In the weeks that followed, the North mobilized for full-scale war while the South languished in a victor’s light. Jackson’s brigade lay quietly in encampment near Centreville until early November, when Jackson was promoted to major general and given command of the Shenandoah Valley district. The general established his headquarters at Winchester, collected a small force and, on 1 January 1862, began an expedition to clear Federals from river and railroad installations to the west.
This Romney campaign bordered on a disaster. Sleet, snow, and strong winds turned the march into a nightmare. Jackson ignored the weather and pushed forward. The farther he marched, the angrier he became at the heathen in his front. He railed against “the conduct of the reprobate Federal commanders who…have not only burned valuable mill property, but also many private houses… The number of dead animals lying along the roadside, where they had been shot by the enemy, exemplified the spirit of that part of the Northern army.”
The Confederates occupied the town of Romney and removed all Federal menaces from the area. A satisfied Jackson left General William Loring’s troops to occupy Romney and returned to Winchester with the rest of his command.
Loring immediately began complaining of isolation and hardships. The complains went directly to the War Department in Richmond. Secretary of War Judah Benjamin conferred with President Davis, then ordered Jackson to recall Loring’s men to Winchester. Jackson did so at once – and submitted his resignation from the army because of what he regarded as unwarranted interference with his authority. A storm of public outcry followed. Virginia governor John Letcher and other friends persuaded Jackson to remain in command. Loring was transferred elsewhere, and that was the last time Confederate authorities interfered with Jackson’s responsibilities.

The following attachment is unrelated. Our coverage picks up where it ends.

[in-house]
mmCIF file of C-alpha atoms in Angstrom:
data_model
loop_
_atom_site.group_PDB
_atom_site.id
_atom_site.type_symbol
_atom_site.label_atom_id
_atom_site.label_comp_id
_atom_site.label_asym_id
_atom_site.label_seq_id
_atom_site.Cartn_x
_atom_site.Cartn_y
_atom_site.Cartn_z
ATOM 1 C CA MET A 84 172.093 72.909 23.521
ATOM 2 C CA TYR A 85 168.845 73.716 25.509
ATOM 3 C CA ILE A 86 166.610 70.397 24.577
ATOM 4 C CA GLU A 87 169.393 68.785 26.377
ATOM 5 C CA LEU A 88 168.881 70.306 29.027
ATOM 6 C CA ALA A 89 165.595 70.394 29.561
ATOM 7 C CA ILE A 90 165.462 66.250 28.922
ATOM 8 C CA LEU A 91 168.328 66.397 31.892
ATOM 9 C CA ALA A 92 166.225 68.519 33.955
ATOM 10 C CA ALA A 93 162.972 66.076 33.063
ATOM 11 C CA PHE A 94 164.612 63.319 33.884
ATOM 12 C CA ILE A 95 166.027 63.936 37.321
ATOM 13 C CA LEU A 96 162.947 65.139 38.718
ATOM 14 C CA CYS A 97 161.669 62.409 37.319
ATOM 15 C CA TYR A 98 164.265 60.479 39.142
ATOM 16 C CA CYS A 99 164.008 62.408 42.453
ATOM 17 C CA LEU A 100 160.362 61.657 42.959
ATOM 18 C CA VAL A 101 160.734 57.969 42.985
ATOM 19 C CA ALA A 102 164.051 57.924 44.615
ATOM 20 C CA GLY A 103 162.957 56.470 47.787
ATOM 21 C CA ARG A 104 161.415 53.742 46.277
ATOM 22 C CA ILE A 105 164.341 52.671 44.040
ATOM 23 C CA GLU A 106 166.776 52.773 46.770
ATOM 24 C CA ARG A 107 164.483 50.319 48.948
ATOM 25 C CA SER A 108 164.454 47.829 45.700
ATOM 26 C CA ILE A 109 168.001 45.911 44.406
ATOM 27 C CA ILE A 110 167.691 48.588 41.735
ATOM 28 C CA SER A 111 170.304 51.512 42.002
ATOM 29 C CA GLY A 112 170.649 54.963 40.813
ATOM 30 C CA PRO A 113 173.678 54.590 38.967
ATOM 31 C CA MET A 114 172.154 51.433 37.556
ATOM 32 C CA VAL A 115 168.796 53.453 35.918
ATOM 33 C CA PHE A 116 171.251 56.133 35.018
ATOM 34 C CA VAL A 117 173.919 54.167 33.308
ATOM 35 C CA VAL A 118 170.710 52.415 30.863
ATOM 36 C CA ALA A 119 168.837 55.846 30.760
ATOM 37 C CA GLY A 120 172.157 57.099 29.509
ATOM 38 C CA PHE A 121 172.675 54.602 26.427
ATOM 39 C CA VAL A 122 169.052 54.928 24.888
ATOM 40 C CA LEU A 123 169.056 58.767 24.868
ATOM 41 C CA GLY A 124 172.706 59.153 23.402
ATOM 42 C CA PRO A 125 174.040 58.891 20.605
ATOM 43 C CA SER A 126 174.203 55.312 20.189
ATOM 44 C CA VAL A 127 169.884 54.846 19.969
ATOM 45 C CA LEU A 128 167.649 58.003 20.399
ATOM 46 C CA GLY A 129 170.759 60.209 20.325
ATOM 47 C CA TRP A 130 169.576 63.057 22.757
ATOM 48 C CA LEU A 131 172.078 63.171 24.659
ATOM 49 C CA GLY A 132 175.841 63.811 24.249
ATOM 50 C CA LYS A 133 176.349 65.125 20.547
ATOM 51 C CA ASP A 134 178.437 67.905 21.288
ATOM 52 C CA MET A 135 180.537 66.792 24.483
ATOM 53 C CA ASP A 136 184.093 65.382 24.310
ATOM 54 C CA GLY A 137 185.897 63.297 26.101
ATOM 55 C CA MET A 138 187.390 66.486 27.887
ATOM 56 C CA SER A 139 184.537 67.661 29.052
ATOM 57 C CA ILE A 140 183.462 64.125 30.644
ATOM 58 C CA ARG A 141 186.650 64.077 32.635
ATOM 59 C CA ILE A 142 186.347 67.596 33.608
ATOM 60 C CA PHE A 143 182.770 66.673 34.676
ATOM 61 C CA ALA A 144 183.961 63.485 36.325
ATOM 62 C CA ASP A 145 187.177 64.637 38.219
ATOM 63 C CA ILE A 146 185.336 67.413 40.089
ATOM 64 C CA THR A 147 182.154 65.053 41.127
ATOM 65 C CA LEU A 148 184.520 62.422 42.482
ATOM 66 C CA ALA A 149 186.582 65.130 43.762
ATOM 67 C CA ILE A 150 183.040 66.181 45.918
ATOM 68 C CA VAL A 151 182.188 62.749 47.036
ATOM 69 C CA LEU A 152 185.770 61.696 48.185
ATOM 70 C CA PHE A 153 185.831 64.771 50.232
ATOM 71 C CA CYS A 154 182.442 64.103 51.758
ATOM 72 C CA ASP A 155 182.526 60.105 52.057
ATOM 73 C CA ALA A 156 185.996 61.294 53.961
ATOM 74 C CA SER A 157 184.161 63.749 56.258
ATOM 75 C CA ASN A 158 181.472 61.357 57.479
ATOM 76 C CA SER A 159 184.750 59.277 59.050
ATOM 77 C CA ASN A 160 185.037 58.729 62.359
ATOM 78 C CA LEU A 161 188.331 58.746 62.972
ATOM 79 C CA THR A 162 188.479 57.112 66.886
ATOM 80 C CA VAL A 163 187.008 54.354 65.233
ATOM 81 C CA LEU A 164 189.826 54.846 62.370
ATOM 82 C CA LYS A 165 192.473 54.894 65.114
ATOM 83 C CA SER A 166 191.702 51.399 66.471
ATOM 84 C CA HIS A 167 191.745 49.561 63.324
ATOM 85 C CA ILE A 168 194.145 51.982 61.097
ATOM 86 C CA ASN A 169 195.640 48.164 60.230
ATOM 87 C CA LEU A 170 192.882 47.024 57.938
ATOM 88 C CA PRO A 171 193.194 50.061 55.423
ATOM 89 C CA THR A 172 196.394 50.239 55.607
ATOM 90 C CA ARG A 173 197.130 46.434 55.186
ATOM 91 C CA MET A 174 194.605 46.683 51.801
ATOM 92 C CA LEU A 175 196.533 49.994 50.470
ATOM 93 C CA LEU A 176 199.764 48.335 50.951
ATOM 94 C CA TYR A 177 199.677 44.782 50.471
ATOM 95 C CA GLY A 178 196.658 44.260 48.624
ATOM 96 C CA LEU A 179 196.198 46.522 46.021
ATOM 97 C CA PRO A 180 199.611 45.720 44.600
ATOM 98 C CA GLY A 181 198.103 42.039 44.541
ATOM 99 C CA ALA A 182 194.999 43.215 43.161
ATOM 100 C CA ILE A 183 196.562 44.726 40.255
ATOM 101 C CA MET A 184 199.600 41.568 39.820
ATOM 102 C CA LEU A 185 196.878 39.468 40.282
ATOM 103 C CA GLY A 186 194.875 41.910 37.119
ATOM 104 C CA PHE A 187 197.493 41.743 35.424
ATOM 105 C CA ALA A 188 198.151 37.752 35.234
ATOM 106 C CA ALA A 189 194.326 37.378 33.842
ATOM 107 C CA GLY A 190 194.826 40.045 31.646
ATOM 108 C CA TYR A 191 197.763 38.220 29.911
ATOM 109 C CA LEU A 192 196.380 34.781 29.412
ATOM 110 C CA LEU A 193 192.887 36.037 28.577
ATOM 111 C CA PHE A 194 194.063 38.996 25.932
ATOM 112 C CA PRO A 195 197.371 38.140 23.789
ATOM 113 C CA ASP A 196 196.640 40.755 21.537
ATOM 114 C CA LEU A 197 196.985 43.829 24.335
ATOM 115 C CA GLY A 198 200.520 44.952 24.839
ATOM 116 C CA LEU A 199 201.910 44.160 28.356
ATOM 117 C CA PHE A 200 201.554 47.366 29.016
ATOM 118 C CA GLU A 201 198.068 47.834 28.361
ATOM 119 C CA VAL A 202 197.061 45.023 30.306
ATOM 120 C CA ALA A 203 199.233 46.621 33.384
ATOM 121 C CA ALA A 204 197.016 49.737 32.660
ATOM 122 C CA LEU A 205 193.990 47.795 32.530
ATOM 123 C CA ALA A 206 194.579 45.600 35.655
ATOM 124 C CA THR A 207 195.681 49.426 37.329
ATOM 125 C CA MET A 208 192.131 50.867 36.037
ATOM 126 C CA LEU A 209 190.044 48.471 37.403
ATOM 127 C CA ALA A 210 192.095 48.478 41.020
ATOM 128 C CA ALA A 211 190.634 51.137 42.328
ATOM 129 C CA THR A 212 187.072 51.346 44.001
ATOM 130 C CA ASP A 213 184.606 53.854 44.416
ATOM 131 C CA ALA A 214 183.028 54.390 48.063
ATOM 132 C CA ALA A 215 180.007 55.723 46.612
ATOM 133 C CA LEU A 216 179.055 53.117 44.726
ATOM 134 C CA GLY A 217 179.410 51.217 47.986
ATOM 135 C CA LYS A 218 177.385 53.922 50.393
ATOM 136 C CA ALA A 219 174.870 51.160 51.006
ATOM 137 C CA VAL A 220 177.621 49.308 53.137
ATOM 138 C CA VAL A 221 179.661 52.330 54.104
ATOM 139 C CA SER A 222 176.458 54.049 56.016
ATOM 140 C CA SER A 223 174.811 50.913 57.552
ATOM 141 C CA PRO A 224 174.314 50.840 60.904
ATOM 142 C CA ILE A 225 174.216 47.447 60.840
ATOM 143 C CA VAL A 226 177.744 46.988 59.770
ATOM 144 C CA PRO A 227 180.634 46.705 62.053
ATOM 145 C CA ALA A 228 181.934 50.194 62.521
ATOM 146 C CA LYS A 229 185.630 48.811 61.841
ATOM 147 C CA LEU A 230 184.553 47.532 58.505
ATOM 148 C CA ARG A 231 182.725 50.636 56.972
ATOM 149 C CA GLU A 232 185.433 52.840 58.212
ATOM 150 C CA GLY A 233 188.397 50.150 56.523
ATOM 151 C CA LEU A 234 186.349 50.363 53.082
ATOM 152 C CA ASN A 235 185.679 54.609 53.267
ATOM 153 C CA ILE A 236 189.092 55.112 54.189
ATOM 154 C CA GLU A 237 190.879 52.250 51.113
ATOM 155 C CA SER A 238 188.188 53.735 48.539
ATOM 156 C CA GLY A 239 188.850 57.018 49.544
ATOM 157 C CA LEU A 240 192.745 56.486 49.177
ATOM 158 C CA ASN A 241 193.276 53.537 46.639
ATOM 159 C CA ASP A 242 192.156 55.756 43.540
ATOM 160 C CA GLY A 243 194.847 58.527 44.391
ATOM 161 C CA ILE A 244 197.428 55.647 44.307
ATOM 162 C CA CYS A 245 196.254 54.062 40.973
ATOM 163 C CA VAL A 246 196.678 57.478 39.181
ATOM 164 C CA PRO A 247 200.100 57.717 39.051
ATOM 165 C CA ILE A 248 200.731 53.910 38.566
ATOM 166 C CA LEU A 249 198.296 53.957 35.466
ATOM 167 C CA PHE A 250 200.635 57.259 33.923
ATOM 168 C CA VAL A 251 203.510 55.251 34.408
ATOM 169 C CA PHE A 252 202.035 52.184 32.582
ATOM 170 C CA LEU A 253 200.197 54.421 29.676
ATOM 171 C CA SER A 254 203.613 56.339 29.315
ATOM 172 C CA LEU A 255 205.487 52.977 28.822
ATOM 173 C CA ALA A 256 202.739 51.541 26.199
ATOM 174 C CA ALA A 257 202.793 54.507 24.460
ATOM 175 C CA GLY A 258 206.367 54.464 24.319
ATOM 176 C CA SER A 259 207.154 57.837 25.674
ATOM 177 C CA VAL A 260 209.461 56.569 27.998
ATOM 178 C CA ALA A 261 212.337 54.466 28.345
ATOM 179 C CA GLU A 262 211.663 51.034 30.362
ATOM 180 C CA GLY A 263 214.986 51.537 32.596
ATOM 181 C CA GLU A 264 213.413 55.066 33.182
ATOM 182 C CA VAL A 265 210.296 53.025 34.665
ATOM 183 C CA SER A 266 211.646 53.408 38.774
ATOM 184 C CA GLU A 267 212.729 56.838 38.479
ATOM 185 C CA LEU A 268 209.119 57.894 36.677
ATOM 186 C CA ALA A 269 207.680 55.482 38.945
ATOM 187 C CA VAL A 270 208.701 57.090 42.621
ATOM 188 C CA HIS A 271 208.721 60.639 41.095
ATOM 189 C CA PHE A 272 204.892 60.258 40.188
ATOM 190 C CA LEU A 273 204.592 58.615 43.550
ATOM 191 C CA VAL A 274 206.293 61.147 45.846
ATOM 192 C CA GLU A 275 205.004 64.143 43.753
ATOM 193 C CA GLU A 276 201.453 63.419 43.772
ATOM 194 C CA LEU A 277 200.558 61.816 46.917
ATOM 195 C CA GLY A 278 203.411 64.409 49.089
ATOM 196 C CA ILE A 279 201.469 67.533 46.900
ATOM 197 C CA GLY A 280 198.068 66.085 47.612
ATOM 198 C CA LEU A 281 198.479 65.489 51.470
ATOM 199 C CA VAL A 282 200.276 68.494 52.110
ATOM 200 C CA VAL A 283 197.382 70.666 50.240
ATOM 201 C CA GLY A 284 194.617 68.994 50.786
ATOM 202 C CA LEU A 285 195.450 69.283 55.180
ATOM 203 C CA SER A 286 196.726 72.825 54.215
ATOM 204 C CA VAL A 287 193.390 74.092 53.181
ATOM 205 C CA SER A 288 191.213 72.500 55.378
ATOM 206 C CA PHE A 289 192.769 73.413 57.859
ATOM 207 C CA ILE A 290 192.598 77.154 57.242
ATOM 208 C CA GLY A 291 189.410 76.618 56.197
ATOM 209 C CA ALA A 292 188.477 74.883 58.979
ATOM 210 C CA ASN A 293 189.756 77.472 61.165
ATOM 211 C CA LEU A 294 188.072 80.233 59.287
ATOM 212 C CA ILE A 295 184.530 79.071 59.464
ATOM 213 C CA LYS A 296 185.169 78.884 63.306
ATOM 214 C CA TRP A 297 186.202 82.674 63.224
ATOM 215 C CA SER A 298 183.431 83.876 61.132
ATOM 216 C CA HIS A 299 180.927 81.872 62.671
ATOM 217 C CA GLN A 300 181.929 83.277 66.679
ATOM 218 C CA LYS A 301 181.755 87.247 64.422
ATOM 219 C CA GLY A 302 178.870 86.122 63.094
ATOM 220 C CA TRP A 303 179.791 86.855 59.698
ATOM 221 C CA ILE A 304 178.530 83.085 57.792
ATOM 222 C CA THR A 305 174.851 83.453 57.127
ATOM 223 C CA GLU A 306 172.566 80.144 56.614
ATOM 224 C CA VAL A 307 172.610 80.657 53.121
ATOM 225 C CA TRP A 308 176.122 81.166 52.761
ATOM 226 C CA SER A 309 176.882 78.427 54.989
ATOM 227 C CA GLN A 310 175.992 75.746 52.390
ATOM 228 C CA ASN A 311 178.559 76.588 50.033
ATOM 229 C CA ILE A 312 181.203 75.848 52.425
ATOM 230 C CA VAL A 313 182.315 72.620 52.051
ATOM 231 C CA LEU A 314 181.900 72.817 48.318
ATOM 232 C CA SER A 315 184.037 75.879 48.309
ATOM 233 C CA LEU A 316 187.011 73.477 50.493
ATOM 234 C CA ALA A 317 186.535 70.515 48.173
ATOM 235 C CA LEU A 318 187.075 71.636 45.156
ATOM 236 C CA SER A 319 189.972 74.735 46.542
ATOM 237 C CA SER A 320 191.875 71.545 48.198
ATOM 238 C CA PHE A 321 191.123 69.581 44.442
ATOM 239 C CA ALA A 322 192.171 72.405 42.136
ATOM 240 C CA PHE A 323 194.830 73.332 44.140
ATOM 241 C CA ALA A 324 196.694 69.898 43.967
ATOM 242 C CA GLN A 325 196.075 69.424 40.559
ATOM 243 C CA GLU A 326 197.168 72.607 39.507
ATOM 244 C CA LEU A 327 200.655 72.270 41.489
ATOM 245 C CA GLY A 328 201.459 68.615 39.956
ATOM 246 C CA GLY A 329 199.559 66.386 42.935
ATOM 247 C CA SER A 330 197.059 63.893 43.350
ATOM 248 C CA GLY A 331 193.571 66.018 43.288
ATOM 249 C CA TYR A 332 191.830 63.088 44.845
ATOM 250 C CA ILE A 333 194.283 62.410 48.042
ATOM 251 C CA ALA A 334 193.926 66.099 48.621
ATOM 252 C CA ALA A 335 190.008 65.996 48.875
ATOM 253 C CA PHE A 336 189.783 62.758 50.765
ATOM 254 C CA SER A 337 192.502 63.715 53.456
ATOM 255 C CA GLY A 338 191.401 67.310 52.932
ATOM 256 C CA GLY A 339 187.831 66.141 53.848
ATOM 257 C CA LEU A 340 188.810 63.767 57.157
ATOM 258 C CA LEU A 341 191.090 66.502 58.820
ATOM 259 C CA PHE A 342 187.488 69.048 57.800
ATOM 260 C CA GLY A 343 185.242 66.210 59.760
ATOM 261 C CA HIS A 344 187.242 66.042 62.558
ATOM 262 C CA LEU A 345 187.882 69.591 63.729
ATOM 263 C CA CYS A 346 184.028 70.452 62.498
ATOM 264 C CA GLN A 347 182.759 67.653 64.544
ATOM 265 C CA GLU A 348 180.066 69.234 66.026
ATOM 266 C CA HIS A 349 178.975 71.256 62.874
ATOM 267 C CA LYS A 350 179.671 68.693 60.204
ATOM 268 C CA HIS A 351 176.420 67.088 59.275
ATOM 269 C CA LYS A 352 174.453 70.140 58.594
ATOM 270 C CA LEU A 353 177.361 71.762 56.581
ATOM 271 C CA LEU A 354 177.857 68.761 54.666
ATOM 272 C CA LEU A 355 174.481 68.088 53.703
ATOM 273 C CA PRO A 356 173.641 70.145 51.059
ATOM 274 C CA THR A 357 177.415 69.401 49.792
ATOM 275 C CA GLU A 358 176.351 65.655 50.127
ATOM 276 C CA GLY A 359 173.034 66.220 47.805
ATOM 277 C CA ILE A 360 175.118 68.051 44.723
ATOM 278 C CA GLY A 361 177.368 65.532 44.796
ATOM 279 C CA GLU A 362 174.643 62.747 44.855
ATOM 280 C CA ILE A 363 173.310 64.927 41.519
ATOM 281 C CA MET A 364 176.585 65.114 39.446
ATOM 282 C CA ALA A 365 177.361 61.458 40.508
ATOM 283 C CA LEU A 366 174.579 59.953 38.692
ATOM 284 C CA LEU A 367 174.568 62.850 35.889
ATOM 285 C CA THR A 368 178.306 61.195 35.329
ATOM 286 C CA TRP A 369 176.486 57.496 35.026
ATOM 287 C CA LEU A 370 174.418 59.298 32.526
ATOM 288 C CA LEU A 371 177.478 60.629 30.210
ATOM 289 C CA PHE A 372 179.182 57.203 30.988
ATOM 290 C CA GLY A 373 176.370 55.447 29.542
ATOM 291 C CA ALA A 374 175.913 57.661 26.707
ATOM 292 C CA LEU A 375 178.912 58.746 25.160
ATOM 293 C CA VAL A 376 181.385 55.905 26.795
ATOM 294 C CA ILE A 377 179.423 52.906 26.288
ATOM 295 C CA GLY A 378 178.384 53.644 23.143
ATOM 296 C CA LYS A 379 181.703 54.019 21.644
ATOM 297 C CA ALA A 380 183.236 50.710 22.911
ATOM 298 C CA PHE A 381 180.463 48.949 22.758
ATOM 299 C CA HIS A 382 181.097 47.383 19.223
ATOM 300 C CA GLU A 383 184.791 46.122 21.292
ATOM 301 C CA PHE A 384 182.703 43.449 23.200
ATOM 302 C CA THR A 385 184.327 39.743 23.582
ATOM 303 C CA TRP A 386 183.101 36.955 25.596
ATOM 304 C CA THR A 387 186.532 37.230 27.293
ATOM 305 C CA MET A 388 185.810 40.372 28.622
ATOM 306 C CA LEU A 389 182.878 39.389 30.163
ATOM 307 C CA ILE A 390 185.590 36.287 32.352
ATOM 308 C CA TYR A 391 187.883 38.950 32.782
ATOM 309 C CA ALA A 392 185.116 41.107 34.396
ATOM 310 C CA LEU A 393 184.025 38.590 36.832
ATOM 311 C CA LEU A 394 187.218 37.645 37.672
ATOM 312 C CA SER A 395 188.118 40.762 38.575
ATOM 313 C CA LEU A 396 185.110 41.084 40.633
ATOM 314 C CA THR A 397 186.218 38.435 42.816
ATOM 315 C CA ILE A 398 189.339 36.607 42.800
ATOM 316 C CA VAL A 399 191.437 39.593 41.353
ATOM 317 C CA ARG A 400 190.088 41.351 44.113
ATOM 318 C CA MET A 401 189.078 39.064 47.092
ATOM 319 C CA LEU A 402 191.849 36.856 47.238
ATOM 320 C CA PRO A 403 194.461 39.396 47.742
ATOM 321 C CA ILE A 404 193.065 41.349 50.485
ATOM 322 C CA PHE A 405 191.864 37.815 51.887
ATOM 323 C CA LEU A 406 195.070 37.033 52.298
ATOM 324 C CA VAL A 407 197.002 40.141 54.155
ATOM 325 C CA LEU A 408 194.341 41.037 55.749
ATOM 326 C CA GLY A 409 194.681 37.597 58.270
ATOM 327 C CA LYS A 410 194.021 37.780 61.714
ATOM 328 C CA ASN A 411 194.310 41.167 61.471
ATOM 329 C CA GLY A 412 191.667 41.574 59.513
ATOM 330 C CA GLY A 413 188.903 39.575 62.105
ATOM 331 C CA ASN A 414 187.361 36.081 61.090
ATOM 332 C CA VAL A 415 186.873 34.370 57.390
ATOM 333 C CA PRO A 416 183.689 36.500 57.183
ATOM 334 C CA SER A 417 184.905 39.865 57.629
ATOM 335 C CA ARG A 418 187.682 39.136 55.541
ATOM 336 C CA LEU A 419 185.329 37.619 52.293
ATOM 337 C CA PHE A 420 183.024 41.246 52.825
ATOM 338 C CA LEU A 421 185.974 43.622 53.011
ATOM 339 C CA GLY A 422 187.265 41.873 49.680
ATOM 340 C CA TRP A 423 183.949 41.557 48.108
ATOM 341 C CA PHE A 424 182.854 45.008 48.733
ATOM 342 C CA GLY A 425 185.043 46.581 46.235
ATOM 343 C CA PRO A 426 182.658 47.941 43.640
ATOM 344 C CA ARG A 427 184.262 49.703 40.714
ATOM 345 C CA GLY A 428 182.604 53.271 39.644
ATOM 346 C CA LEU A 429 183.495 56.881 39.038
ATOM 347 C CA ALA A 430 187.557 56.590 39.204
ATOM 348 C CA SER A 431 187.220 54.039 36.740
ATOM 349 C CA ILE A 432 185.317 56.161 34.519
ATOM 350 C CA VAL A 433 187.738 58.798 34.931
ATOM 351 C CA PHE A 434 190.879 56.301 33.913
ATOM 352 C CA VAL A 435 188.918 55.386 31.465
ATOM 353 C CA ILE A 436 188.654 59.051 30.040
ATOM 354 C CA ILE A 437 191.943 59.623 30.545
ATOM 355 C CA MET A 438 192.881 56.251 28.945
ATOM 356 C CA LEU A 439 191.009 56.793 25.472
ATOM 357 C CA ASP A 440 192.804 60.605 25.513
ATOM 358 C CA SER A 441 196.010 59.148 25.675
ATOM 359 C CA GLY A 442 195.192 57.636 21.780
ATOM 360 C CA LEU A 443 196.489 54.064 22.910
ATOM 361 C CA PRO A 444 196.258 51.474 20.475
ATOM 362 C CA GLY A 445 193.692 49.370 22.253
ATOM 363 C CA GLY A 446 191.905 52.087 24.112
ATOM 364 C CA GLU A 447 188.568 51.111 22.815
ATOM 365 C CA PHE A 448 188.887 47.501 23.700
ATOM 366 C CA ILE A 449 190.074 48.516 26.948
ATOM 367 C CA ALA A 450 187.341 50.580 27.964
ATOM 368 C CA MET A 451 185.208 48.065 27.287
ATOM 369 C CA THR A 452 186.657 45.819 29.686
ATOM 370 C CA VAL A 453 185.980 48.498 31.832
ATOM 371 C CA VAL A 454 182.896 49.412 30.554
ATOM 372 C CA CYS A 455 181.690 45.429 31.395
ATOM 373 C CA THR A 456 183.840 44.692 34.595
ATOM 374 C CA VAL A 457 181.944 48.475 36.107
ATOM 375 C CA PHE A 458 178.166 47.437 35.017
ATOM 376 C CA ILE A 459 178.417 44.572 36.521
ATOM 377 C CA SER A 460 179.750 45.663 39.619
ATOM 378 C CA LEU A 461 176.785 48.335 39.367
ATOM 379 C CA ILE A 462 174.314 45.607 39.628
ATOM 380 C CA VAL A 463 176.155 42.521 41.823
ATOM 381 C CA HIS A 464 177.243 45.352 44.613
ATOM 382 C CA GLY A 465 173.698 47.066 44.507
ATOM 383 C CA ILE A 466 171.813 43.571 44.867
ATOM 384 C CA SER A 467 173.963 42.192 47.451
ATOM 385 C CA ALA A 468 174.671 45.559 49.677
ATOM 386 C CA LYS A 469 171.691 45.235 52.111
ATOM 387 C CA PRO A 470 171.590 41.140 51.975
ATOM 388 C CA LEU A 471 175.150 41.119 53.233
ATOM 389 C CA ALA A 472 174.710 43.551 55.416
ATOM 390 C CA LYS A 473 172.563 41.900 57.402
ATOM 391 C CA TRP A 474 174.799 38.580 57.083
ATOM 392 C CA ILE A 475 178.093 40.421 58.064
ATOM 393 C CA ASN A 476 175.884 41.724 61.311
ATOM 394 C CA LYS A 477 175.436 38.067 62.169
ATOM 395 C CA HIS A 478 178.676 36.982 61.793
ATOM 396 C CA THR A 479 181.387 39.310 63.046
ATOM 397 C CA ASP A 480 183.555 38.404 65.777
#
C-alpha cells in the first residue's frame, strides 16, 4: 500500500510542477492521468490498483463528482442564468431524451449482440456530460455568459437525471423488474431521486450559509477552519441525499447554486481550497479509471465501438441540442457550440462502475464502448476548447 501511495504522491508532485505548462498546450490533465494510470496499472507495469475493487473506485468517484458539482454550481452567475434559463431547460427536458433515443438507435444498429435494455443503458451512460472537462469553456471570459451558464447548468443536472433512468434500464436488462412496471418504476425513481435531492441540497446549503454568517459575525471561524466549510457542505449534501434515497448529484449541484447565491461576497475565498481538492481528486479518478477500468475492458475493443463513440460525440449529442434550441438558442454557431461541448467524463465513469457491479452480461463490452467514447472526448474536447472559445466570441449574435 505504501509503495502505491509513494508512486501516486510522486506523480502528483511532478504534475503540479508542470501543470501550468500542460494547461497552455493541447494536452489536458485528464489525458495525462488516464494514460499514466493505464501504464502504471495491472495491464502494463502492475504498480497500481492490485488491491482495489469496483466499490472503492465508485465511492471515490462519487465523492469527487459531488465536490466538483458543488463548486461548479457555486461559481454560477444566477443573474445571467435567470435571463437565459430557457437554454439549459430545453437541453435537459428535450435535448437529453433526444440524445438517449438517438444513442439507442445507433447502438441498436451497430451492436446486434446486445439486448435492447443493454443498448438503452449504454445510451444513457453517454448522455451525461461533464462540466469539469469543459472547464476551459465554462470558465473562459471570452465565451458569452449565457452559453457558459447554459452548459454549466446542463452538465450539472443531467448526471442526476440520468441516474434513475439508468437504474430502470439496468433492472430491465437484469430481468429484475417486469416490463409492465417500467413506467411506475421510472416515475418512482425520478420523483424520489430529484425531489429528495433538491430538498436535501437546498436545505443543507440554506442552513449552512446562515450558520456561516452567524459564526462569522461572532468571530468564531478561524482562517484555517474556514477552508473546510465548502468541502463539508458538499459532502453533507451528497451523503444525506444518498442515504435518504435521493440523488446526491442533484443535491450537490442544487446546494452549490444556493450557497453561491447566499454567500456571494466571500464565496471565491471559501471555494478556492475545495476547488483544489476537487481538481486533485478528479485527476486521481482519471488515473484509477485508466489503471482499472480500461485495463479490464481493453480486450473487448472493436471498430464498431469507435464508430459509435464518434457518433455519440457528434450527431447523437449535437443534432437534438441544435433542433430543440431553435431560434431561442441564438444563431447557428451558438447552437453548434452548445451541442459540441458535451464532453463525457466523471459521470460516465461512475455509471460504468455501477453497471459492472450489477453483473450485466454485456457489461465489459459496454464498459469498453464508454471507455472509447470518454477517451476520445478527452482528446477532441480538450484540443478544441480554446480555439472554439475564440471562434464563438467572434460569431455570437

This incident revealed much of Jackson the general. He was a man of unbending determination and self-confidence. The principal object of his life, he maintained, was the discharge of duty. While his men came to look on him with wonder and to refer to him affectionately as “Old Jack,” the general’s relations with his immediate subordinates was often stormy. He expected blind obedience because he gave it himself. He kept division and brigade commanders uninformed of movements because he viewed secrecy as one of the most valuable of military weapons. If friends did not know where he was going, Jackson once commented, enemies surely would not know either.
Such a policy left subordinates in the dark and created friction. Jackson ignored the unrest. He wanted his forces to be “an army of the living God,” he told his wife. Fighting for the Almighty, Jackson cared little about wounding the pride of his officers.
Jackson’s greatest achievement may have been the 1862 Shenandoah Valley campaign. His responsibilities were twofold: to block any Union advance southward up the Shenandoah and to prevent Federal forces in that area from joining General George B. McClellan’s massive army then advancing slowly up the peninsula toward Richmond. The War Department had only to suggest an offensive. Jackson took it. One of the Confederacy’s better generals later declared that Jackson “suddenly broke loose…& not only astonished the weak minds of the enemy almost into paralysis, but dazzled the eyes of military men all over the world by an aggressive campaign which I believe to be unsurpassed in all military history for brilliancy & daring.”
On 23 March, at Kernstown just south of Winchester, Jackson attacked a Federal force preparing to depart the valley. Union brigades repelled the Confederate assaults, yet Jackson’s sudden activity caused Washington authorities to become uncertain of the situation in the Shenandoah.